Saving St. Francis boarding school for African American and indigenous girls

Posted at 12:48 PM, Jun 05, 2020
and last updated 2021-12-07 23:10:49-05

POWHATAN COUNTY, Va. -- Like an ancient castle perched high above Powhatan, abandoned and alone, but certainly not forgotten, photographer John Plashal notices charm in neglect.

“This is an incredibly historic place that is otherwise dead," Plashal said. “I’m not the only one who this building speaks to.”

The photographer and historian is documenting decay at St. Francis de Sales -- a crumbling landmark unlike any other in Virginia.

“This place is dying as quickly as the people who once walked its hallways," he said.

St. Francis opened as a boarding school for African and Native American girls.

“The irony of it all is the fact that this was accomplished on a plantation where there were slaves and now it turns into this unbelievable place of empowerment," he said.

Faye Coleman graduated from St. Francis in 1967.

“I was like a poor little rich girl. I was so blessed. You know that," Coleman said. "The best days of my life were spent here.”

The grateful Richmonder was one of 5,000 students who enrolled over the course of 70 years.

“Yes. It was strict. Those nuns didn’t play," she recalled. "There was nothing like it. I really learned how to be a lady here.”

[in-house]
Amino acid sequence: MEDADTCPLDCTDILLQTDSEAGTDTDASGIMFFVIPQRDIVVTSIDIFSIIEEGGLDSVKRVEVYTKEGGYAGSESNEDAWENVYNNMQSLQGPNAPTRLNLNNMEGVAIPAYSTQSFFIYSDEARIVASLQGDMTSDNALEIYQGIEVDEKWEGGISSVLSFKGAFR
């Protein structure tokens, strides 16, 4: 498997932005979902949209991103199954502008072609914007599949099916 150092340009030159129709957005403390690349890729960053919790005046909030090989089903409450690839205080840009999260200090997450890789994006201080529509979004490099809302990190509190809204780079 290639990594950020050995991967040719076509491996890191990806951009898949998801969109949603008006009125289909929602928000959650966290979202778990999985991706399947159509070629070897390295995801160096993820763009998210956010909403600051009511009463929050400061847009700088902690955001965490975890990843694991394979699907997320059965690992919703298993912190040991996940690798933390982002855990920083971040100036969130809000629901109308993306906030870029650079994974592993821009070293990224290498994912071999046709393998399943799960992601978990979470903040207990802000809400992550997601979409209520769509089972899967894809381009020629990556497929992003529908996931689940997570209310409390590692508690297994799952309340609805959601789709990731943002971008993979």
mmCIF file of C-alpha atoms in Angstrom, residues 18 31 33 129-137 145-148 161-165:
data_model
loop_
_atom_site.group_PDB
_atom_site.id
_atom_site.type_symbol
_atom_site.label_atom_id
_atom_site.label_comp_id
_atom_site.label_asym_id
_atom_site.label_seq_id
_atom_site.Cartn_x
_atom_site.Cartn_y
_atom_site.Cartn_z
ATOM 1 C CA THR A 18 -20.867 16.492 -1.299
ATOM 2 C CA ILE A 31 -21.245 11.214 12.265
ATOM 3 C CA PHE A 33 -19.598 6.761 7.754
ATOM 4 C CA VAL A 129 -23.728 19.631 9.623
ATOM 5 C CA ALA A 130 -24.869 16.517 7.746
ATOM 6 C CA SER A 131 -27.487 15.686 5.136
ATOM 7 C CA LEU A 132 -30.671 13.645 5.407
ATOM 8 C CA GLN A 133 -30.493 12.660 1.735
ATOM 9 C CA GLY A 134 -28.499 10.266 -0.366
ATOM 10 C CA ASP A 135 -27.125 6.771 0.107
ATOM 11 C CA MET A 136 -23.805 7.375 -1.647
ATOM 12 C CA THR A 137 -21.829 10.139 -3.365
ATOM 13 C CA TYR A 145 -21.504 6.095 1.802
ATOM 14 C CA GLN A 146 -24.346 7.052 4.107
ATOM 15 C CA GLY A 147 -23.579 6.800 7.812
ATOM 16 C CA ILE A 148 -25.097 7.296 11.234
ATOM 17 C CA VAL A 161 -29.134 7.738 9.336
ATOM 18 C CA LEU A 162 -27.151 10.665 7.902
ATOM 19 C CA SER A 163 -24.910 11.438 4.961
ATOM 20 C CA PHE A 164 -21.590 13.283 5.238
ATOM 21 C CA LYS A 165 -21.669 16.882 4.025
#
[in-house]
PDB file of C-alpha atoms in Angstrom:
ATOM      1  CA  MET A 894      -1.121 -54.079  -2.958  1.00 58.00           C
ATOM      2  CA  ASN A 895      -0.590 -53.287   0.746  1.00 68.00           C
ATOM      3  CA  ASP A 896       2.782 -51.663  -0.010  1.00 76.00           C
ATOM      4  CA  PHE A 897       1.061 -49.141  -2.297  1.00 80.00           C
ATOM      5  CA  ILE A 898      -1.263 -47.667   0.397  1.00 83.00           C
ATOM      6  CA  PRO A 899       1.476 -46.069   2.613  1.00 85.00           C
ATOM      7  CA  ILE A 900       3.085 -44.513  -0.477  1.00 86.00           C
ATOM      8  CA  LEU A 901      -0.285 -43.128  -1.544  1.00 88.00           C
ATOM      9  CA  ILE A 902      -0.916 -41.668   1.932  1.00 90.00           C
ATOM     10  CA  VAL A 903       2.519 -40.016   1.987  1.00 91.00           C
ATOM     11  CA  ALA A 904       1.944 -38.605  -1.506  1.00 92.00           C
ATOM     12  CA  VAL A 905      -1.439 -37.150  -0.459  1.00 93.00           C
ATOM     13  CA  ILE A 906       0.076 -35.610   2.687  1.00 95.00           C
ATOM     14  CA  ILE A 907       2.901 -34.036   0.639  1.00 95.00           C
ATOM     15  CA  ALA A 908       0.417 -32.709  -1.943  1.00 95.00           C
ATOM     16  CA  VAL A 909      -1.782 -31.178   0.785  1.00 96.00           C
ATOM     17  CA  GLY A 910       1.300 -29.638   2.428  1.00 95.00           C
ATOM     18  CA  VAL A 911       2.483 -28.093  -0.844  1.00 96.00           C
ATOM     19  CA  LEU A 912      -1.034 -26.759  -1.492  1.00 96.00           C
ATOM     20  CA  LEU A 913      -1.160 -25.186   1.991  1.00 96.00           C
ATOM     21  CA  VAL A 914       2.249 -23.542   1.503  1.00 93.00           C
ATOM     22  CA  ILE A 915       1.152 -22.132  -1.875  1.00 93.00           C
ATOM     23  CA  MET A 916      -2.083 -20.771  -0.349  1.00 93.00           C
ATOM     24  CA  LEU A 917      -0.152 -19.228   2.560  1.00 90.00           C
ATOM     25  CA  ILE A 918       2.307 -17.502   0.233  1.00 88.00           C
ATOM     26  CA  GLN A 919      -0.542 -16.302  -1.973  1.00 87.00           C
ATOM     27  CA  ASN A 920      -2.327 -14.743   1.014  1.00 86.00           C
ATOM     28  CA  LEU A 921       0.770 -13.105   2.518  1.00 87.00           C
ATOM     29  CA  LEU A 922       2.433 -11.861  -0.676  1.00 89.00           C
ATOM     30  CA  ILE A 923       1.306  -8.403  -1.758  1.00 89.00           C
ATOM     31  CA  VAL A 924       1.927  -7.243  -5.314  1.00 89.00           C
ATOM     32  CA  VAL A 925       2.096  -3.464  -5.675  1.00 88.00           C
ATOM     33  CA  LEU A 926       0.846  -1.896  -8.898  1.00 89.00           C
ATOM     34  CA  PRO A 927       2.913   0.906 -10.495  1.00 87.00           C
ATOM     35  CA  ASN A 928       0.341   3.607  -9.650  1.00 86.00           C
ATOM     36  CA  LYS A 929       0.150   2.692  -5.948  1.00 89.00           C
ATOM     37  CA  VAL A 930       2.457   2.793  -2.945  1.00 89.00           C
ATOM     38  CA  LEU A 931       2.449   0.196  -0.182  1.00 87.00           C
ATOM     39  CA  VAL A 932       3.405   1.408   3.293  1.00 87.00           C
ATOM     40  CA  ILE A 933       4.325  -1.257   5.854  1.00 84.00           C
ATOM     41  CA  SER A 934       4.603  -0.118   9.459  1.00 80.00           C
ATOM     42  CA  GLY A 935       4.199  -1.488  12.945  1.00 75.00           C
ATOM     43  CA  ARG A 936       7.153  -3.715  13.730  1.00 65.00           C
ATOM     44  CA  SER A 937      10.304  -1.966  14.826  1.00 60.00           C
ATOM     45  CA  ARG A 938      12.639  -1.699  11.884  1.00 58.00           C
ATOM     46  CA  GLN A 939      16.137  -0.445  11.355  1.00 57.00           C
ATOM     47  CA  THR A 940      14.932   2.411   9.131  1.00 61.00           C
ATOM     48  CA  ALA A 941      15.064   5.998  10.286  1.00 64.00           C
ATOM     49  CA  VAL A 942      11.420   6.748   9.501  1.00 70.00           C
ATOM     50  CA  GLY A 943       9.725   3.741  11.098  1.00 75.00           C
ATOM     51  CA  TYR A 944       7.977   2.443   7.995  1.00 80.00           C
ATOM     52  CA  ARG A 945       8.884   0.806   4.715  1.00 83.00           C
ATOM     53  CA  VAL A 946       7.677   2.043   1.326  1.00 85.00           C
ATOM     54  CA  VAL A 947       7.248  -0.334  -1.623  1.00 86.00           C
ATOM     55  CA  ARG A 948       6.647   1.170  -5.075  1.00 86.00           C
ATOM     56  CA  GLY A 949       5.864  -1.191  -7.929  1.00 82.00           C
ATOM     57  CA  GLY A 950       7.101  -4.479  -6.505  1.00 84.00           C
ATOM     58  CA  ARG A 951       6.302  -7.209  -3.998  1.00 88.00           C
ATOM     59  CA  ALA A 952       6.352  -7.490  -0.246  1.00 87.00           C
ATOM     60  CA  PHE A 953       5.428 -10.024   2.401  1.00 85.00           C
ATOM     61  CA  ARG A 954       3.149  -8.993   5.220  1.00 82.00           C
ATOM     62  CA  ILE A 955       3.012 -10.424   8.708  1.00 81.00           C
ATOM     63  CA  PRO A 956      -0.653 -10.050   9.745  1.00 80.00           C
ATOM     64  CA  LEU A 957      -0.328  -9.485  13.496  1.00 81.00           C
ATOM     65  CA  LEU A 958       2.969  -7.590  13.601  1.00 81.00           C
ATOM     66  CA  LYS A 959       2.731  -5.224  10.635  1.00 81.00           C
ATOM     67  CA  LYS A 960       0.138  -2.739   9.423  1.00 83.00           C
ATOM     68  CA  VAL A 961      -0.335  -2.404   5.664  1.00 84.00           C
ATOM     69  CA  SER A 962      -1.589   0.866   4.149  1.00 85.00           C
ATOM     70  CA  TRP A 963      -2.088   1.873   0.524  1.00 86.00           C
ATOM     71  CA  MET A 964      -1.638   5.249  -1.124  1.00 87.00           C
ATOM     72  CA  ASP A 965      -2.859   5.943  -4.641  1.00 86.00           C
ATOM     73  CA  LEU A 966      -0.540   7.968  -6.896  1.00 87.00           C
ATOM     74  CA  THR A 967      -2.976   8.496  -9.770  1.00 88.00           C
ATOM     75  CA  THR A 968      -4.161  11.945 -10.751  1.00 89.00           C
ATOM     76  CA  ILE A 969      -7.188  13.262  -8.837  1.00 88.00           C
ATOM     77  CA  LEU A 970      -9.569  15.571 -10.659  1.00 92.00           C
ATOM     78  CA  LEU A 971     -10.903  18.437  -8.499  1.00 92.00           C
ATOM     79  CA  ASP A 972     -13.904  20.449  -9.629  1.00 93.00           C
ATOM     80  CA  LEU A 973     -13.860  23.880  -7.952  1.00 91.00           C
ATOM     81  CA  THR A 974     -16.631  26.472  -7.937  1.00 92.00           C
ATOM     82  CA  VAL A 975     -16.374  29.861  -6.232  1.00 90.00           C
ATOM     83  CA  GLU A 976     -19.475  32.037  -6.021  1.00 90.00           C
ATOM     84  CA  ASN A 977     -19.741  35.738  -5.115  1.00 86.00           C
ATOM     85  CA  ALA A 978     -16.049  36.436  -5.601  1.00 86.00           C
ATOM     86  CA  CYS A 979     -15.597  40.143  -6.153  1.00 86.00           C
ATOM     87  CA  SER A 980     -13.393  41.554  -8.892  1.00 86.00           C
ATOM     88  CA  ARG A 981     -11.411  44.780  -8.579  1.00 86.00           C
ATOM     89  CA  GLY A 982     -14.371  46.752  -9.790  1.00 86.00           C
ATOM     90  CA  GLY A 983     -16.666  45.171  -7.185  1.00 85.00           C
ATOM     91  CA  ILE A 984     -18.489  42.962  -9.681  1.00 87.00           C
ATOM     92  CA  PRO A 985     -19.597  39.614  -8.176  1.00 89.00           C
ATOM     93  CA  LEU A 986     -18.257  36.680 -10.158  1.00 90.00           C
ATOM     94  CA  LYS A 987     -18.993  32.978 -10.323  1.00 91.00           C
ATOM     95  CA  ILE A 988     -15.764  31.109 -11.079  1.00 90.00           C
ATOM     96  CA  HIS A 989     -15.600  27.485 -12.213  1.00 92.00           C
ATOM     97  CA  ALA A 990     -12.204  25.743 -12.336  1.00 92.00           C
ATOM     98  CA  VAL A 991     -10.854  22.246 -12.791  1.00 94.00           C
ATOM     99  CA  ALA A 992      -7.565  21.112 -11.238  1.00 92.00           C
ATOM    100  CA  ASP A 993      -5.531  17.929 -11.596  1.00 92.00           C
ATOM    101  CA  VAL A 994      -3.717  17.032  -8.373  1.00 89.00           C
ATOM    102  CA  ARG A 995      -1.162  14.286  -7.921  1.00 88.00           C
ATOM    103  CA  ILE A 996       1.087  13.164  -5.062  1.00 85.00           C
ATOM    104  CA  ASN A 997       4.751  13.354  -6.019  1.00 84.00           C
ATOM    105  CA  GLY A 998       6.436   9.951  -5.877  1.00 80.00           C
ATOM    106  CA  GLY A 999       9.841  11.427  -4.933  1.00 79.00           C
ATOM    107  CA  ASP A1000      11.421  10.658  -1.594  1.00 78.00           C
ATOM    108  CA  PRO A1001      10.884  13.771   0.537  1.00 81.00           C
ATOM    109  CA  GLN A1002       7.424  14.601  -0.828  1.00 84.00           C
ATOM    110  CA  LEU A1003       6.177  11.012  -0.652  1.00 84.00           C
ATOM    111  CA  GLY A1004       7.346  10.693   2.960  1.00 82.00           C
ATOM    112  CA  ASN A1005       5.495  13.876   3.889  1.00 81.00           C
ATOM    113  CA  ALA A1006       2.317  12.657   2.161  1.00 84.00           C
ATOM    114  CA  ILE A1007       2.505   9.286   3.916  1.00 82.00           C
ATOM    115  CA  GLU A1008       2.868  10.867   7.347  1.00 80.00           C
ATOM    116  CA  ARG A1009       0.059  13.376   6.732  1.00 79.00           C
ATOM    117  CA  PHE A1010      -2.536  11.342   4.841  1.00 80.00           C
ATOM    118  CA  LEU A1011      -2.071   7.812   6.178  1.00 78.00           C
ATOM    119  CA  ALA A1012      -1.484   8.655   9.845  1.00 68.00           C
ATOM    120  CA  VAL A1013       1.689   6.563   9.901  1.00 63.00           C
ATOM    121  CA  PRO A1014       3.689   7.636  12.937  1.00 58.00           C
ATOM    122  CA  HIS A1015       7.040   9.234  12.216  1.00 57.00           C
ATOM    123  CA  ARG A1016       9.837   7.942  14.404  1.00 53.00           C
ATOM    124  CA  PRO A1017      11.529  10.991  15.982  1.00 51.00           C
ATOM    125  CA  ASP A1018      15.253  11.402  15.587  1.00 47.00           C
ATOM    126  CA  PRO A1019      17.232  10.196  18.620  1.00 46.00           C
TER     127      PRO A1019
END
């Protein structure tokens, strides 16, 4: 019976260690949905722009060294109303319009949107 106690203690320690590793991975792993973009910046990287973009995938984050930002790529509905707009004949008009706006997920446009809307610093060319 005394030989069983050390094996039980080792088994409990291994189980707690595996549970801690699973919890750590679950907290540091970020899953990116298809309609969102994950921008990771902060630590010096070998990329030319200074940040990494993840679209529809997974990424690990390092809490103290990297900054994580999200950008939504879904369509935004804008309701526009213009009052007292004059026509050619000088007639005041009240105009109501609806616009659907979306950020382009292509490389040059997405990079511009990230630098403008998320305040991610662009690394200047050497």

Peggy Thurston graduated from St. Francis in 1964.

“Oh, my goodness. This building stood majestic and tall," Thurston said. “We had a wonderful life here. To me, this place became my second home. The students became my family.”

Thurston said the nuns and education helped shape the woman she is today.

But both Thurston and Coleman lament the current state of their alma mater, which closed in 1970.


“It was shameful that this property was allowed to get to this point," Thurston said.

So, the graduates and Plashal are banding as one to preserve the legacy of St. Francis.

“It’s the perfect confluence of events that come together," Plashal said. "There is no more unique of an opportunity. There is not!”

Their goal is to raise money for a historic marker or possibly a museum.

“Why not save it. You’re not going to find another place like this place. You know," Coleman said.

Plashal will lead scheduled tours of the private property while former students like Coleman and Thurston share tales of school days gone by.

“When you bring back the alumni to share stories with the public, it temporarily brings everything back to life," Plashal said.

Jeff Oakley who purchased the condemned building and surrounding farmland last year fully supports the effort.

"I grew up 50 miles from here and never heard of the place," Oakley said. "So this is amazing that this was a complete community. I’m very motivated to preserve it.”

“Something needs to be done because this place matters to a lot of people," Plashal said.

Fifty years after the last student walked out of St. Francis de Sales with a diploma in hand, graduates are returning as teachers of a lesson plan they know best. Their own.

“I was just blessed to be here. Truly," Thurston said. “It is a history that needs to be saved.”

St. Francis de Sales was added to Preservation Virginia’s list of 10 Most Endangered Historic Sites in 2007.

If you would like to learn more about the tours and help with a memorial the group, click here.

If you are interested in learning more about scheduled tours, please contact John Plashal:

If you would like to donate, click here.

Drone Footage Courtesy of John Hancock Productions.

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